The single deal maker or breaker is that “disable what you already have” concept. Do please recall the Sony “Rootkit” incident and what aftermath it had. Frankly speaking- Would any of us really want to give a good recommend, let alone OUR money to a company that has such IP policies? If it’s any doubt as to how a first reading says it?

    http://www.raisonance.com/mcu_downloads.html

    Folks, it’s a case of Informed Participation, to create another acronym. My main concern is that if we are not careful, we risk things like hitting the other download page first:

    http://www.raisonance.com/arm-download.html

    Which would not clearly show the warning on the other page. Nor would we have seen that this is a company that uses Sentinel Dongles etc..

    Again- they have the ethical and legal “right” to handle their IP however they see fit. In an ethical world where no one would violate the stated permissions of an IP owner EVER, Perhaps all such discussions might become null.

    Or? The concept of truly Free and Open both in source and financial has some very compelling BIG wins. Every time any of us choose to recommend a company we’re essentially saying we approve of them. I do not approve the concept of entangling the hardware with very unfree companies, even at the “present” distance between ST and third party developers etc.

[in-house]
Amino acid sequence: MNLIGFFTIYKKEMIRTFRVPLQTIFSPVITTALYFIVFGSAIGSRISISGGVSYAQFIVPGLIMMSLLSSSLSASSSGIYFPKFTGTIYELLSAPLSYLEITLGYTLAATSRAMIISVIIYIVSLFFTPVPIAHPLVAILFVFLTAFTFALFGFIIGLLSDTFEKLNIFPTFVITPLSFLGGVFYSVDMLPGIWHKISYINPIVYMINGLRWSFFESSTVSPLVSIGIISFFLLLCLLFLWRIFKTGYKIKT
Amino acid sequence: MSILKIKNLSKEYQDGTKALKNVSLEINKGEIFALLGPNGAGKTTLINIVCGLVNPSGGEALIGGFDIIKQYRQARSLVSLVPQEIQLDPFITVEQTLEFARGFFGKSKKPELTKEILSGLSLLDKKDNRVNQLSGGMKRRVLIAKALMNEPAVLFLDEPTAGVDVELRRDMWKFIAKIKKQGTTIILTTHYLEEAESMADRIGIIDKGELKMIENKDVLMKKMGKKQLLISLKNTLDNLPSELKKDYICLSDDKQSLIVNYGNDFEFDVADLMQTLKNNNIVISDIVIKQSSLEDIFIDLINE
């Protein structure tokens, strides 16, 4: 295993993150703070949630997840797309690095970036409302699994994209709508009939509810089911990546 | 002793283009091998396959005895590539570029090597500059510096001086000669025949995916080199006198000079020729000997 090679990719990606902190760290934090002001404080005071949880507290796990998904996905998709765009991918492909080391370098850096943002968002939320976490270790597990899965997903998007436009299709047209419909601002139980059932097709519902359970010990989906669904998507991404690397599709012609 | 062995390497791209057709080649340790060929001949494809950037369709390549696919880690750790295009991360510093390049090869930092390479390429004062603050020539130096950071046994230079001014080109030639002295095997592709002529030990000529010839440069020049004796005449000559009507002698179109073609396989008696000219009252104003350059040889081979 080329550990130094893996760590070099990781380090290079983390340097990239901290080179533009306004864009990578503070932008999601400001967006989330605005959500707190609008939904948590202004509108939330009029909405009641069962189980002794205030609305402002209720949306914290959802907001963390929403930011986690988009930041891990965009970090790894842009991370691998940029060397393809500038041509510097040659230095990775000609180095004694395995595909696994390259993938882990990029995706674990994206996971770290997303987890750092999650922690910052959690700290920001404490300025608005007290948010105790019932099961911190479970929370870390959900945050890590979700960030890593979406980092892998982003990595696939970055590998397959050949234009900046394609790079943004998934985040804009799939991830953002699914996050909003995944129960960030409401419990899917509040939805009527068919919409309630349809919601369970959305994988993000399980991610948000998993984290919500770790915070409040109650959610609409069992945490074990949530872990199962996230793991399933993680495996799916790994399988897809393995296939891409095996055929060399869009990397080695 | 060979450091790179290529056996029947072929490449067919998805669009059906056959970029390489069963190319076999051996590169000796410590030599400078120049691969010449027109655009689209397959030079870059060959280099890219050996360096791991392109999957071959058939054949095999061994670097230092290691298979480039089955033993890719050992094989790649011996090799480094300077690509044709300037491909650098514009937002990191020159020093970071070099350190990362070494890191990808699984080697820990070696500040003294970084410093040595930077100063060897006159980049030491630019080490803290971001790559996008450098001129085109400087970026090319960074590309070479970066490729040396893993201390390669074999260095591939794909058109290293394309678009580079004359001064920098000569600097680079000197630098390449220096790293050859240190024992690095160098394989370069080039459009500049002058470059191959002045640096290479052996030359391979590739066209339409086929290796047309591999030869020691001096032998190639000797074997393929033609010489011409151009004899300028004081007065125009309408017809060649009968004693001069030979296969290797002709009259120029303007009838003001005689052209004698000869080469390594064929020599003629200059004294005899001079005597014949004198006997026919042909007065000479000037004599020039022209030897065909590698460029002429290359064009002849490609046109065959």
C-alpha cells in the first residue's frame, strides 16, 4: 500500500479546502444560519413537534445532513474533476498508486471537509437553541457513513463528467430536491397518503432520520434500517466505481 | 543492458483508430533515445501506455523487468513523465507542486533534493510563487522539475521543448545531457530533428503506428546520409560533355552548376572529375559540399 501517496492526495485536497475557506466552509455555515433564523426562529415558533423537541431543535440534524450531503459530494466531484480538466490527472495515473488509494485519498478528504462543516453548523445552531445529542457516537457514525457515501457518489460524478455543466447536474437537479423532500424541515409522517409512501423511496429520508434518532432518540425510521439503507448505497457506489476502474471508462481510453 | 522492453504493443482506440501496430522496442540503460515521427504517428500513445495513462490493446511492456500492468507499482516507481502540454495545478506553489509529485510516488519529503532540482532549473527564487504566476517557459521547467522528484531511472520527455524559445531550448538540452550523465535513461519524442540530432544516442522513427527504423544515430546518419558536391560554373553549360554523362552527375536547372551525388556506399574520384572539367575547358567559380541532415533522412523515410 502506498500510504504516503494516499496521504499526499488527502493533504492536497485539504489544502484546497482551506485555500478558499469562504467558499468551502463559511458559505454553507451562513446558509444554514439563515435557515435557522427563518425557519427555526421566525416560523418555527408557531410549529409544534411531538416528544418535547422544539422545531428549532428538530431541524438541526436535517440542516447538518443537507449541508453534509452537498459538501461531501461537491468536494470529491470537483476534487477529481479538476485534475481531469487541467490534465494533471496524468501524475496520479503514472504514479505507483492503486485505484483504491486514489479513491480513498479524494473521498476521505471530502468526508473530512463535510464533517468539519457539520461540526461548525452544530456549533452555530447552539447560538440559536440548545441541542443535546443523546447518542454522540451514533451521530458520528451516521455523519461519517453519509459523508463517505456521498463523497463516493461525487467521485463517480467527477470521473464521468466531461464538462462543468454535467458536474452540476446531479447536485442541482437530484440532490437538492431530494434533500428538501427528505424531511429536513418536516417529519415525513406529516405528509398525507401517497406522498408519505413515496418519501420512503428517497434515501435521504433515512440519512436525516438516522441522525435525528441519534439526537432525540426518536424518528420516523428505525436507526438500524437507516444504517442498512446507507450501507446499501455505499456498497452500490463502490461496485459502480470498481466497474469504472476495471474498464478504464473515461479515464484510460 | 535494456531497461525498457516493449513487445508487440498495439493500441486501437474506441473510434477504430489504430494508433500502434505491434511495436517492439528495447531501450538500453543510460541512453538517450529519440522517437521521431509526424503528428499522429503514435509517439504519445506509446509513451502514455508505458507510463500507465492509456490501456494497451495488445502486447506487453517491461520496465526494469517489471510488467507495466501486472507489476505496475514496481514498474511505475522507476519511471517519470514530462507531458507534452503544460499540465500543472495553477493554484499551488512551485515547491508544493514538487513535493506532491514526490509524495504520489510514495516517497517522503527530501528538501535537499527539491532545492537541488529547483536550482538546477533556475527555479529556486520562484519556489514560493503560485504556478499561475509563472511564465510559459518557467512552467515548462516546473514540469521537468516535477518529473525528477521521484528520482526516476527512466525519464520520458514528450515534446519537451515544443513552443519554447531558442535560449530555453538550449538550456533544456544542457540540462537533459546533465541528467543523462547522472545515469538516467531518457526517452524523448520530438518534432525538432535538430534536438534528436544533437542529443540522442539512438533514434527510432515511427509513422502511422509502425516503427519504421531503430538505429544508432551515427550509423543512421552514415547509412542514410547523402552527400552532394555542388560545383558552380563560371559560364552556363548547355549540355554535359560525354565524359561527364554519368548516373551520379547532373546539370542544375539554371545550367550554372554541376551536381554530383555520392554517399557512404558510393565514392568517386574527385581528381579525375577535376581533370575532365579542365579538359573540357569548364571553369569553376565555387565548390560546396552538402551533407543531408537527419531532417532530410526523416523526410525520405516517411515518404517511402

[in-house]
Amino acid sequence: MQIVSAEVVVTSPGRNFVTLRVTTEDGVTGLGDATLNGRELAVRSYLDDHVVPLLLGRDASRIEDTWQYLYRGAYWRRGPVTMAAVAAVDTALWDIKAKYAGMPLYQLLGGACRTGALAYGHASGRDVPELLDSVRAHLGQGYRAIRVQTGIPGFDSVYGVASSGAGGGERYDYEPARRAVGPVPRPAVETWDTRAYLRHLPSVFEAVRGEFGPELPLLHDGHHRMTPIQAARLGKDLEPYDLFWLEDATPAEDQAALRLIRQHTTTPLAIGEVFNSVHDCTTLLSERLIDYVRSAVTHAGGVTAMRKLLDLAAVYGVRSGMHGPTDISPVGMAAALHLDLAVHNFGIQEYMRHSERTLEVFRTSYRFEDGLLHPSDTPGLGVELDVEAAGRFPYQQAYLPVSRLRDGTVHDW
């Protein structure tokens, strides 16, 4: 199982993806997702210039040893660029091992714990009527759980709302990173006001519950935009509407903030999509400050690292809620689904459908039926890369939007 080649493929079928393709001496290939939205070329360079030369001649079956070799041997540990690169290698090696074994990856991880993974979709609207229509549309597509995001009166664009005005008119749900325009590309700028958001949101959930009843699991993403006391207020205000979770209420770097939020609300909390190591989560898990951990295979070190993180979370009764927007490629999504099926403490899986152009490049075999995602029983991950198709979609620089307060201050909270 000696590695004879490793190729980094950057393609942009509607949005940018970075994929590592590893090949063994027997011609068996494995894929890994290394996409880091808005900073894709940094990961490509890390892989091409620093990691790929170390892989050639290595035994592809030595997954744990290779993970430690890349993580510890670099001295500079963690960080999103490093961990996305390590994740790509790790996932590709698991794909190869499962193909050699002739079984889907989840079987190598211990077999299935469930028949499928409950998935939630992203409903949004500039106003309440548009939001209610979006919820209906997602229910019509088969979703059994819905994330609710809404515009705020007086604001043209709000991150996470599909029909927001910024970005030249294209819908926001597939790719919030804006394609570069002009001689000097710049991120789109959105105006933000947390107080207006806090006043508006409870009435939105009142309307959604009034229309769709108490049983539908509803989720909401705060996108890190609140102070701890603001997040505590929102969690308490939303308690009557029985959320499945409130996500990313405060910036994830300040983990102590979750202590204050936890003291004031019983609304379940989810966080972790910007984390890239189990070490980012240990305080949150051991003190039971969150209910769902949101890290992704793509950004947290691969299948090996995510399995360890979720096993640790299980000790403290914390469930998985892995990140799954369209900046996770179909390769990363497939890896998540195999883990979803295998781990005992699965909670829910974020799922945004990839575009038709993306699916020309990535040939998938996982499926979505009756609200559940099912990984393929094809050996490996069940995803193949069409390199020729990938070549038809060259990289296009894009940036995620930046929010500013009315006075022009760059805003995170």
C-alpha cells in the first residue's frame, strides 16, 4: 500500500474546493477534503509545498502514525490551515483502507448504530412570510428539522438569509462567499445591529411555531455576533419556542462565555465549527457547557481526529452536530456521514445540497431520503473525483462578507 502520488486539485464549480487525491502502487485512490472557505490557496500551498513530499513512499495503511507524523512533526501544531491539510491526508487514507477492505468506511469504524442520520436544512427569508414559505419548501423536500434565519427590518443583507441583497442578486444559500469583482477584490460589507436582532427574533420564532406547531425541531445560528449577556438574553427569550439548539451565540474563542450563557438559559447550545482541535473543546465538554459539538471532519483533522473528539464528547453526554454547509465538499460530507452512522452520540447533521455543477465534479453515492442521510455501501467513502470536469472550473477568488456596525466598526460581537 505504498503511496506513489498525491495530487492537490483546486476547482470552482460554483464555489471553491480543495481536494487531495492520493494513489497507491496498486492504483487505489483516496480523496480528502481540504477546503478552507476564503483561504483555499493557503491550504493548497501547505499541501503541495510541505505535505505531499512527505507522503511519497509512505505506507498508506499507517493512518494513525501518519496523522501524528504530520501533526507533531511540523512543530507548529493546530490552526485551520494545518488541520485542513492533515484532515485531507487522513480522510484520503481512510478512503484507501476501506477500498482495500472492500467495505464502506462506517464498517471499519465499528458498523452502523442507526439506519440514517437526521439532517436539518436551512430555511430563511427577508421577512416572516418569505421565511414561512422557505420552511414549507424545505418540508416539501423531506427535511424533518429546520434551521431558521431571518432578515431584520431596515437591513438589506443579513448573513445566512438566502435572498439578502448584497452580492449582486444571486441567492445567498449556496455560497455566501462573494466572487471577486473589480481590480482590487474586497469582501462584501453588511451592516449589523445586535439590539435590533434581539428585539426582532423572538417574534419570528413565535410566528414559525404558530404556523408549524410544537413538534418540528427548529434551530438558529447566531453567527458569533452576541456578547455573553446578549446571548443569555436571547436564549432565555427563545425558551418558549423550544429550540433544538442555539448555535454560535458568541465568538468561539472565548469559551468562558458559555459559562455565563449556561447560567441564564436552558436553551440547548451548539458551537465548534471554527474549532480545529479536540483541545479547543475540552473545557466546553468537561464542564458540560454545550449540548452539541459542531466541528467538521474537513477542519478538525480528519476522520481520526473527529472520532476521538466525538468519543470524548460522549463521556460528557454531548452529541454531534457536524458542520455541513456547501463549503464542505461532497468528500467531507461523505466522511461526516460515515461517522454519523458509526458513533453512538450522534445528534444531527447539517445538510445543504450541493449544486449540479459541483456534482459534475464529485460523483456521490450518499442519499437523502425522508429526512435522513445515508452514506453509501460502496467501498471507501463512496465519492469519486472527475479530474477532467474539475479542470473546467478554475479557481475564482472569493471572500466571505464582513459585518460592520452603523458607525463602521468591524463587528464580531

Just because it’s within their rights to do what they will with their code- it’s within my rights to respectfully say NO to Dongle Locks etc. The reality is that Free Distribution turns what would be a “pirate” into your Crowdsourced PR worker! And from that concept of Worldview Hacking= Preaching the Gospel of F/OSS I close by directing anyone with doubts to look at:

    http://craphound.com/

  43. Over the last two days I have built a basic website that contains articles on how to use the STM32 under linux, from setting up the cross-compiler to setting up and compiling your first project.